The title says it all, these are some thoughts regarding politics I’ve wanted to share, but didn’t have enough content on their own to be standalone blog entries.
A Poli-Sci Experiment Inspired by Twitch Plays Pokemon
I never partook in the activity while it was ongoing, but the embedded documentary really captured my imagination nonetheless. I now believe that Twitch Plays Pokemon was an interesting microcosm for the struggle of humanity, trying to overcome various hurdles as a collective. The white noise in the chat submitting unhelpful inputs, the trolls deliberately trying to sabotage progress, those are like the uninformed people in real life who lead society astray and are easily swayed to vote against their own best interests. I find it to be a comforting thought that if everyone has a completely equal voice, we can succeed against whatever challenges await us. The problem in real life is we live in a top heavy system where some people’s input is weighted more heavily than others because of their money and influence.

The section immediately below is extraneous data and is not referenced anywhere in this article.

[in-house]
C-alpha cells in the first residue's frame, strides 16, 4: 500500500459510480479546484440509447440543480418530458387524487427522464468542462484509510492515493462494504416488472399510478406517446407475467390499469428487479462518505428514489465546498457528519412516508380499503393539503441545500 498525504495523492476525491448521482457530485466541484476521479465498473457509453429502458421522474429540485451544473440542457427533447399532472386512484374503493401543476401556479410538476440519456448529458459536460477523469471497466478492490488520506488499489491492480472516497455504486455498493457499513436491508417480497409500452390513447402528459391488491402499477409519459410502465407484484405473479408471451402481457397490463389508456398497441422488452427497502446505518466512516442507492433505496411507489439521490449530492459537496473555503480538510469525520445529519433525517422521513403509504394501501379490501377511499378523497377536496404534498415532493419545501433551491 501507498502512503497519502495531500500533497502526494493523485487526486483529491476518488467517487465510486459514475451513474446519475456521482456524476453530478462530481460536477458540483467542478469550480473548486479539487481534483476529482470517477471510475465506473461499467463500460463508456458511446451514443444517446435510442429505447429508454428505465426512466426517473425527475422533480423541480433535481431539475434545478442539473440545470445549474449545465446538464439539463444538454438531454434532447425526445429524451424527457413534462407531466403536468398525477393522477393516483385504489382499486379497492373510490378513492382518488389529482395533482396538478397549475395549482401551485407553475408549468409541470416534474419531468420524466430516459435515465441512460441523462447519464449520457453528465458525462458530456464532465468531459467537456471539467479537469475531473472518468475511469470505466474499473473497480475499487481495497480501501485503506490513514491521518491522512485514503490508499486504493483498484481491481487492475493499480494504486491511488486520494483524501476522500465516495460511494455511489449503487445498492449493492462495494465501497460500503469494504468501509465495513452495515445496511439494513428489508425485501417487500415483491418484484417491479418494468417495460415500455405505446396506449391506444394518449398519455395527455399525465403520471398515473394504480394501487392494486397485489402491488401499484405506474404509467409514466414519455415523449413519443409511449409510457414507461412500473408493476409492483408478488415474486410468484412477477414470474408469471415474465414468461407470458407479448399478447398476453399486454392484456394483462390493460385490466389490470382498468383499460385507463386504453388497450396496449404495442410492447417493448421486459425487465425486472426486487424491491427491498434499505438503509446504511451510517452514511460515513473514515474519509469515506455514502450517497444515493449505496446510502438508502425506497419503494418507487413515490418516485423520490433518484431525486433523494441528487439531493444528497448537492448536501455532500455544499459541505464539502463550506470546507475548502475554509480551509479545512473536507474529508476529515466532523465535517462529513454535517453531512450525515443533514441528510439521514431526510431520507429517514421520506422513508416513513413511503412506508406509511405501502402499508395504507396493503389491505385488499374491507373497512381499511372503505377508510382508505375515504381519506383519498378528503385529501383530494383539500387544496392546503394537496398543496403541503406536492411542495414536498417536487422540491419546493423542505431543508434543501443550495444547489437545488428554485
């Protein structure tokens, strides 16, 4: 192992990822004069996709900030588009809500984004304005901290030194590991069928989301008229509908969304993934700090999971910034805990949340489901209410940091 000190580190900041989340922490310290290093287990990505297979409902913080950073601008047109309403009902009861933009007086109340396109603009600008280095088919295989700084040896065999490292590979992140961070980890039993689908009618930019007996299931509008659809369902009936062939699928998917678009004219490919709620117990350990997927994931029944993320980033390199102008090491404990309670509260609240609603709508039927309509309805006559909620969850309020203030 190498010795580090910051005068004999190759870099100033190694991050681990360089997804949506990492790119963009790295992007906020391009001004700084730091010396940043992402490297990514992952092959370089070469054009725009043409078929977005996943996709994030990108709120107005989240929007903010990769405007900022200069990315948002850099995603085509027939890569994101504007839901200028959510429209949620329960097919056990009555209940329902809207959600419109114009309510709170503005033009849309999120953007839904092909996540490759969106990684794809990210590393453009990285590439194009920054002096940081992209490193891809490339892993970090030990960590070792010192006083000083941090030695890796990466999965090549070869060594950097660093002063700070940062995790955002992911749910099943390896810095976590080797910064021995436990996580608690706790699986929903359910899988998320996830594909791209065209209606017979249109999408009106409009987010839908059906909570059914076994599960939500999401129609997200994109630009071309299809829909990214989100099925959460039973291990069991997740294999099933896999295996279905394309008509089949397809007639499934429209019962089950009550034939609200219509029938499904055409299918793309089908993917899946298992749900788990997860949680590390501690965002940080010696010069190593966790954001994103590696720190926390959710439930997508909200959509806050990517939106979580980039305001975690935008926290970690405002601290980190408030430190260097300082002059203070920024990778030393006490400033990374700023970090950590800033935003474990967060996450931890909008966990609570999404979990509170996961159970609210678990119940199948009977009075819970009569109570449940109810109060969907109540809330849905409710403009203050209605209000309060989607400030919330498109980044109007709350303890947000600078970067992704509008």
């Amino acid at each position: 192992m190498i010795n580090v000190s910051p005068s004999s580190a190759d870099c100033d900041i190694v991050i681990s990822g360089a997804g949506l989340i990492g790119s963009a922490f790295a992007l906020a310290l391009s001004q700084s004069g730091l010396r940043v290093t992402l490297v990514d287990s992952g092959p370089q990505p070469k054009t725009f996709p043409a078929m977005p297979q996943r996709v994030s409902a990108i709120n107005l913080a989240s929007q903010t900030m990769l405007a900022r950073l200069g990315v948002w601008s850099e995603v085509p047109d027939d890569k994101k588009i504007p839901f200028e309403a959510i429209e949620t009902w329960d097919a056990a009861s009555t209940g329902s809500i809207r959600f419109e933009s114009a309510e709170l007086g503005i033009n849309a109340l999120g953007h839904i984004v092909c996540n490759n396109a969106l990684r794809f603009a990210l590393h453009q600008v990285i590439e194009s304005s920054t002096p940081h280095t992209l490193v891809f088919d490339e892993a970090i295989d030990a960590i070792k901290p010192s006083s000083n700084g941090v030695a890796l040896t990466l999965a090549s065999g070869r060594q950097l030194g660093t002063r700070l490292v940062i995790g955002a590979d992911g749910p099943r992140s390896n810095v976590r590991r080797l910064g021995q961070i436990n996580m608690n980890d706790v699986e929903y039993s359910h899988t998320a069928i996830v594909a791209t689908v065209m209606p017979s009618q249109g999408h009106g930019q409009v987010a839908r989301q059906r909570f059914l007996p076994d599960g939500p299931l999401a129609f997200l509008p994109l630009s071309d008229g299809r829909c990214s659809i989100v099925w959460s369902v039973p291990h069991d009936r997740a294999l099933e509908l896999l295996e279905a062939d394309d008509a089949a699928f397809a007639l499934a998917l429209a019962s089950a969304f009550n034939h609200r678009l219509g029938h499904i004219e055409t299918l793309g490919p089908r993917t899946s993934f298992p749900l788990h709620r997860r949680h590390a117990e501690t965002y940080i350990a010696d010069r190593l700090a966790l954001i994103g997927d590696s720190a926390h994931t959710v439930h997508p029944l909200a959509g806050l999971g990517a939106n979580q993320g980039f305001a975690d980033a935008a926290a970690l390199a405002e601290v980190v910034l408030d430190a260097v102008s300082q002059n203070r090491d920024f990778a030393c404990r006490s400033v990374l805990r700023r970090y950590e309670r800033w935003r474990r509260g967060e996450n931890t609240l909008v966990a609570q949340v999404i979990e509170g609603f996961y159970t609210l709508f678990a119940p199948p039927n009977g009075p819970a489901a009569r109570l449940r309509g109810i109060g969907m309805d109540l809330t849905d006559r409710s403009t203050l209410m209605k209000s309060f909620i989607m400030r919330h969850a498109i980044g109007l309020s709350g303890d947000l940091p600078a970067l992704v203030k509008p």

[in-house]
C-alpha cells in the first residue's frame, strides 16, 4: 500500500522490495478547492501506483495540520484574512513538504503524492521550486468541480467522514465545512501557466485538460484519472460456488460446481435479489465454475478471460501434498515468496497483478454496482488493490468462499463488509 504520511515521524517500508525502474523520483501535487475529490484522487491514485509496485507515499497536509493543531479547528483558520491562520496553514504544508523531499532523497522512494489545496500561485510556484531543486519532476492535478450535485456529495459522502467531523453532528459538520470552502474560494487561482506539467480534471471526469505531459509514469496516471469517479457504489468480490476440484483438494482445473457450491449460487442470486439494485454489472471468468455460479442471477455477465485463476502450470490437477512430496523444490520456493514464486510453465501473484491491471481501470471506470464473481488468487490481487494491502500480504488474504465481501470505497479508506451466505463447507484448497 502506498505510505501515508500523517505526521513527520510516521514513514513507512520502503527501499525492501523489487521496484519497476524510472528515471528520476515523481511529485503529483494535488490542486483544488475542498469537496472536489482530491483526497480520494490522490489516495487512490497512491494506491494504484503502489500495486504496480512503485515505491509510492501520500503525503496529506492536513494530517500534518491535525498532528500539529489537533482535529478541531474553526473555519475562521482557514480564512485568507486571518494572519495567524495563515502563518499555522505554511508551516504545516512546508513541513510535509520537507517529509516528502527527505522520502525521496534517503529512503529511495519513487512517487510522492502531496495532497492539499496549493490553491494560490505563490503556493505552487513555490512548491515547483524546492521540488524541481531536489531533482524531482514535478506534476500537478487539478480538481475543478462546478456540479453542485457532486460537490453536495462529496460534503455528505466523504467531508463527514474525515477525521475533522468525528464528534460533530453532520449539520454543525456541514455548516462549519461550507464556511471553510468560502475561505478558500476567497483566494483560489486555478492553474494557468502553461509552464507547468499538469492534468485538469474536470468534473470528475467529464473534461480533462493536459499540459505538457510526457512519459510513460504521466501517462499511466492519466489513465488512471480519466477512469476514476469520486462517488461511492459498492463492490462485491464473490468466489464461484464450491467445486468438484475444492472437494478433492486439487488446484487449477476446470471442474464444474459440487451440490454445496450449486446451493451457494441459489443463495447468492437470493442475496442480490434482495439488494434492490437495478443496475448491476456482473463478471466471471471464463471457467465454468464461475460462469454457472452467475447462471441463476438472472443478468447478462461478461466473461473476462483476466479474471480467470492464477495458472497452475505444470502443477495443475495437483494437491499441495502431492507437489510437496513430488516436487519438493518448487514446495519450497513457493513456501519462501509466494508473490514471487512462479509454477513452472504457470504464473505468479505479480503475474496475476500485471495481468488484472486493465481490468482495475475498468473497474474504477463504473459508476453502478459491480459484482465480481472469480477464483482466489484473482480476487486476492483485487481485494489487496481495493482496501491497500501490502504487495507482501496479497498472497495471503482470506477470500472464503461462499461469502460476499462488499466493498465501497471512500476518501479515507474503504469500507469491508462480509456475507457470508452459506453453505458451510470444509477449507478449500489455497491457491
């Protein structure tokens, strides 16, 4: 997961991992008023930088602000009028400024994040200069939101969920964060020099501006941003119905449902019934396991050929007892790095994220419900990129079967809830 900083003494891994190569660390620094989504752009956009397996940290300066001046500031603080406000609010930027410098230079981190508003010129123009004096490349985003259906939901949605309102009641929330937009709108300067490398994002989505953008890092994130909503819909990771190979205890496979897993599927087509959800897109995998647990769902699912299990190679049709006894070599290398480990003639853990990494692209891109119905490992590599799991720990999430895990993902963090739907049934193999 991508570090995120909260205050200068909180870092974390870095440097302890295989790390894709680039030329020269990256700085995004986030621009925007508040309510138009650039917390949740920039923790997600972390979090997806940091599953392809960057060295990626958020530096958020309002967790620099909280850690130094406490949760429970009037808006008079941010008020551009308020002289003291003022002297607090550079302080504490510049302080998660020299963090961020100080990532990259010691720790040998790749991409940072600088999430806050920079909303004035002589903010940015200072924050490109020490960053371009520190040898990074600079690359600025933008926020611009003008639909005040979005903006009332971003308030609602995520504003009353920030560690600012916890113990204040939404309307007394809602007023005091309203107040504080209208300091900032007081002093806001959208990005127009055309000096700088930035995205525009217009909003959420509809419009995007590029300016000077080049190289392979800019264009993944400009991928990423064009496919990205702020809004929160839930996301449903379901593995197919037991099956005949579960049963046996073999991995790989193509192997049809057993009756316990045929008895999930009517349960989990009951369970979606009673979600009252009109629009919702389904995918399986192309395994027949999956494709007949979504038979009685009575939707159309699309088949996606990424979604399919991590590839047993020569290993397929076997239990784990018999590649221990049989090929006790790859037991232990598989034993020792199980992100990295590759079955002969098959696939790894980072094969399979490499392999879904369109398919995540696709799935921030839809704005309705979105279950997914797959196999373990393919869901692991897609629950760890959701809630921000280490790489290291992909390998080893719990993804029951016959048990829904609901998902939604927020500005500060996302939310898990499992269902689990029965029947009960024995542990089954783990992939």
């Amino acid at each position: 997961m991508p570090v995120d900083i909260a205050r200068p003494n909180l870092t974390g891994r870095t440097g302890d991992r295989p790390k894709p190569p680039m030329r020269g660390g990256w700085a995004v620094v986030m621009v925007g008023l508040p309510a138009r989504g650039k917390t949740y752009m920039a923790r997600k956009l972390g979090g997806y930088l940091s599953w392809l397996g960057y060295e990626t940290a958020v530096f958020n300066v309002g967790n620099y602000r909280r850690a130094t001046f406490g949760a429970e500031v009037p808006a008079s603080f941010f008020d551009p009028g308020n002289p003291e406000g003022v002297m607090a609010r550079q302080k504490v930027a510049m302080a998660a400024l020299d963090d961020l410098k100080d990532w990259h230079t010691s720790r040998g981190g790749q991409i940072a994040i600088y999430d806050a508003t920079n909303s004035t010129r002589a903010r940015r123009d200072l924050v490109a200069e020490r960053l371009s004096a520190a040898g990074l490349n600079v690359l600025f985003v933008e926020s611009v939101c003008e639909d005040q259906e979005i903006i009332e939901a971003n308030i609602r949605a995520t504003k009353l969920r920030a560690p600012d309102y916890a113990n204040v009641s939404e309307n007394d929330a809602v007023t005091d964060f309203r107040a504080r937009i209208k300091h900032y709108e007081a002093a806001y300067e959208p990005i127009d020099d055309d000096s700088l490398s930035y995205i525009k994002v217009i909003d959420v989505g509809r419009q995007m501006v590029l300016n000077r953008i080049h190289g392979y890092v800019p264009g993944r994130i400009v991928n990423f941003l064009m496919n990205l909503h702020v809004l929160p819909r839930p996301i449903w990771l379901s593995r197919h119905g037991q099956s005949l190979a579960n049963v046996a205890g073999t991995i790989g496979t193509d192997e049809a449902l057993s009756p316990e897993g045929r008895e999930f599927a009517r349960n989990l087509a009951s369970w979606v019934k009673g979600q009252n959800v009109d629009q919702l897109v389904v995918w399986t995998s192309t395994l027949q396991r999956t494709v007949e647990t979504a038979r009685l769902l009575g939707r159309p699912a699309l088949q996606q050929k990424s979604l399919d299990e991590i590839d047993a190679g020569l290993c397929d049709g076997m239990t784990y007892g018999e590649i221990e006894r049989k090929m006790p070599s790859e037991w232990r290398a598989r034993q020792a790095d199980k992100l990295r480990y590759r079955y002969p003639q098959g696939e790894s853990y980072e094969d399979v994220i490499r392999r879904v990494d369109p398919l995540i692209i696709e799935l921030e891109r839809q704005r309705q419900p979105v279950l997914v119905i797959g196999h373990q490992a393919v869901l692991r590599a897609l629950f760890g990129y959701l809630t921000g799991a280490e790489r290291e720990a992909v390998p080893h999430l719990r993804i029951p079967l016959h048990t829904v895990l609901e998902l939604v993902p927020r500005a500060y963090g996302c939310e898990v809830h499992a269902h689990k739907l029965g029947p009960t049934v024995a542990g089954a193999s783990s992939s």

Taking these thoughts to their logical conclusion, what would really interest me is if they did a follow up “Twitch Plays” event with multiple streams of the same game going at once, perhaps using Pokemon Yellow or Pokemon Gold, to represent different forms of government. So, like the original event, there would be an anarchy mode, where everyone’s suggested moves are input to the game in at real time. Then, also like in the original event, there would be a direct democracy mode, where a ten second ballot is taken before each in-game move is input, with the computer tallying everyone’s suggestions and going with the most popular. Then a demarchy mode where control randomly bounces around to individual participants for a predetermined window of about 10-30 seconds at a time. Then maybe even a representative democracy mode where players can submit themselves as “candidates” and the candidate with the most votes after a five minute “election” period is given sole control of the game for say, 3-10 minutes but then is forbidden from “running” and getting control again. The idea with this particular mode would be to determine whether the long stretch in power is ultimately a benefit or hindrance to the game’s progression, since one “election cycle” can either do great good or great harm in such a time.